Spring 2012 |
MCC strives to meet the educational needs of the greater Omaha community. When the needs are those of current military service members, veterans and their families, MCC's mission becomes very special.
"Every college provides some type of veteran support services, but MCC takes it one step further and is really doing something unique," said Bobby R. Loud, MCC's director of military and veterans support services. "MCC provides services that not only cater to veterans but also to active duty, reserve/guard, military family members, military retirees and Department of Defense civilians."
MCC's Military and Veterans Support Services department is where students can access programs and services specifically designed for active military, veterans and their family members; this includes military student transfer assistance, academic
advising, academic assistance, vet to vet mentoring programs, community program referrals and counseling referrals.
MCC also has a Veteran Financial Services department that provides advisory services relating to educational benefits for VA-eligible students planning to enroll or already enrolled at MCC. All degrees, certificates and diplomas offered at MCC are
approved by the Veterans Administration for use with military funding resources.
"MCC has been ranked among the top 15 percent of military-friendly institutions in the nation for three consecutive years by G.I. Jobs magazine, and the College has been a member of the Servicemembers Opportunity Colleges Consortium for more than 20 years," said Randy Schmailzl, MCC president. "These distinctions indicate our dedication to ensuring the success of veterans and active duty service members at MCC."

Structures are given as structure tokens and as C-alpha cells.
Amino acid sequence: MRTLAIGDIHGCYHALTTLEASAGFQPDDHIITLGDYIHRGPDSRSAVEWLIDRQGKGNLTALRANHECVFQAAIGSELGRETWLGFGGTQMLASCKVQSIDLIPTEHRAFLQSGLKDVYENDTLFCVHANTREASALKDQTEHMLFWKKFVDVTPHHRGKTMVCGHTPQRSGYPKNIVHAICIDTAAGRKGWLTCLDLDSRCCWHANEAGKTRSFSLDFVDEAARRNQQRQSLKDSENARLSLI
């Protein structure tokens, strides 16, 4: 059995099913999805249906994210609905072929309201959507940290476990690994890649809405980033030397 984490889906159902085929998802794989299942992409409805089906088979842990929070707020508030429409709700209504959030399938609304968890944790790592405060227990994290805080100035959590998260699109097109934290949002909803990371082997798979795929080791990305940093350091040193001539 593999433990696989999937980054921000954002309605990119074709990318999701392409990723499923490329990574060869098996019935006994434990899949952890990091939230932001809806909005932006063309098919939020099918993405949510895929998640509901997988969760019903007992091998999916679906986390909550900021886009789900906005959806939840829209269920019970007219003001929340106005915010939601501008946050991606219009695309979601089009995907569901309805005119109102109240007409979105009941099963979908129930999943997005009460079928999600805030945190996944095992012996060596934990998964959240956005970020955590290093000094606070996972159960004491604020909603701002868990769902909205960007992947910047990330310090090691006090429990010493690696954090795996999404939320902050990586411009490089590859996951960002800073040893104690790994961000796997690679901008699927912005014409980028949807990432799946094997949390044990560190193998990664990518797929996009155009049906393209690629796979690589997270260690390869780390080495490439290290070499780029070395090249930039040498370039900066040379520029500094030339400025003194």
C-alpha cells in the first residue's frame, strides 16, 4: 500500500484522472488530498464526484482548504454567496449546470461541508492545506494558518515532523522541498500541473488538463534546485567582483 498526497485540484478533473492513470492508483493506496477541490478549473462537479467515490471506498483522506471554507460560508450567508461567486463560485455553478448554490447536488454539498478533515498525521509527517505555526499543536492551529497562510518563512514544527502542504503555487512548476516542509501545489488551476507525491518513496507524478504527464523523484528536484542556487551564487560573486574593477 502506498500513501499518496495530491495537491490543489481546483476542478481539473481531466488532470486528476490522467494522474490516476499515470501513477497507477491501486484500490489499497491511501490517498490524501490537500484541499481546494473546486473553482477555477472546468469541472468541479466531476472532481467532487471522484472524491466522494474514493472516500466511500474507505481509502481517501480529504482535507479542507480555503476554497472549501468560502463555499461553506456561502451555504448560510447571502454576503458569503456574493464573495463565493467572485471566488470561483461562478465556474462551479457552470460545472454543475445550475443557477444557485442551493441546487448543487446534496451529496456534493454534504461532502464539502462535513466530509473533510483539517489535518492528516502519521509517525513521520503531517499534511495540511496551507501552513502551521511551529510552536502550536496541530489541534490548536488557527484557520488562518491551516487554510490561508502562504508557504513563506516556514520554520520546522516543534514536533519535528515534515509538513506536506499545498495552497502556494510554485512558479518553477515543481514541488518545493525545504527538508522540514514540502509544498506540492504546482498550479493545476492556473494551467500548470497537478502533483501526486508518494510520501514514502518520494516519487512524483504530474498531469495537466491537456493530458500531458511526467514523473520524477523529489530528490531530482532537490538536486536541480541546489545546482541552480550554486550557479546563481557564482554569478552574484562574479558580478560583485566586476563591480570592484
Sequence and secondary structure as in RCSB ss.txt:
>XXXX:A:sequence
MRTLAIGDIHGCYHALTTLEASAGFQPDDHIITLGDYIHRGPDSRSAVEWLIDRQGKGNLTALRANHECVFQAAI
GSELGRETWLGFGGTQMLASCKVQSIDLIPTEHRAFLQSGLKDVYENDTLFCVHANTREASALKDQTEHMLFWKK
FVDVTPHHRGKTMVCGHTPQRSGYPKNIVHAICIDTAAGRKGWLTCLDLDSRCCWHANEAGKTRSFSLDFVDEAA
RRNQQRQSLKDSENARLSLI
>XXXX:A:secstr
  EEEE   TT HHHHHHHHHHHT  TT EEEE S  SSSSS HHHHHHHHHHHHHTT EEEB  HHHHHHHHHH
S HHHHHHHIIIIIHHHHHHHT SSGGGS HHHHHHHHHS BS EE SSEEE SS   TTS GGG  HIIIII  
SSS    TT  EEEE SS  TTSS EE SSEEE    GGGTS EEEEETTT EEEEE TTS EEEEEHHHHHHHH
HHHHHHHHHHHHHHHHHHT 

MCC serviced a total of 1,423 unduplicated military/veteran students during the 2009–10 and 2010–11 academic years. That number is expected to grow in future years as more troops are withdrawn from Iraq and Afghanistan and return to the
Matt Stevens, president of MCC's Student Veterans of America chapter and Iraq War veteran, is currently pursuing a degree at MCC in human services with a goal to assist other veterans as they transition from a military life to civilian.
"I am so grateful for the assistance I received from the veteran support services at MCC," said Stevens. "After returning from Iraq, I suffered from Post-Traumatic Stress Disorder. The anxiety I was feeling made sitting though class almost unbearable. I
contemplated dropping out of college. MCC gave me the support system I needed to continue pursuing my degree."
MCC's goal is to ease the transition from military to college life, establish connections to form a cooperative community of military/veteran students and equip students with knowledge of College and community resources.
"MCC's faculty, academic advisors and Disability Support Services staff are aware of the unique needs of veterans and active duty military members who may be in the classroom," said Loud. "It's one thing to get a veteran student to a college campus, but if that student gets to campus and doesn't receive support services, it makes it more difficult for him/her to complete a degree. Peer and institutional support is very important."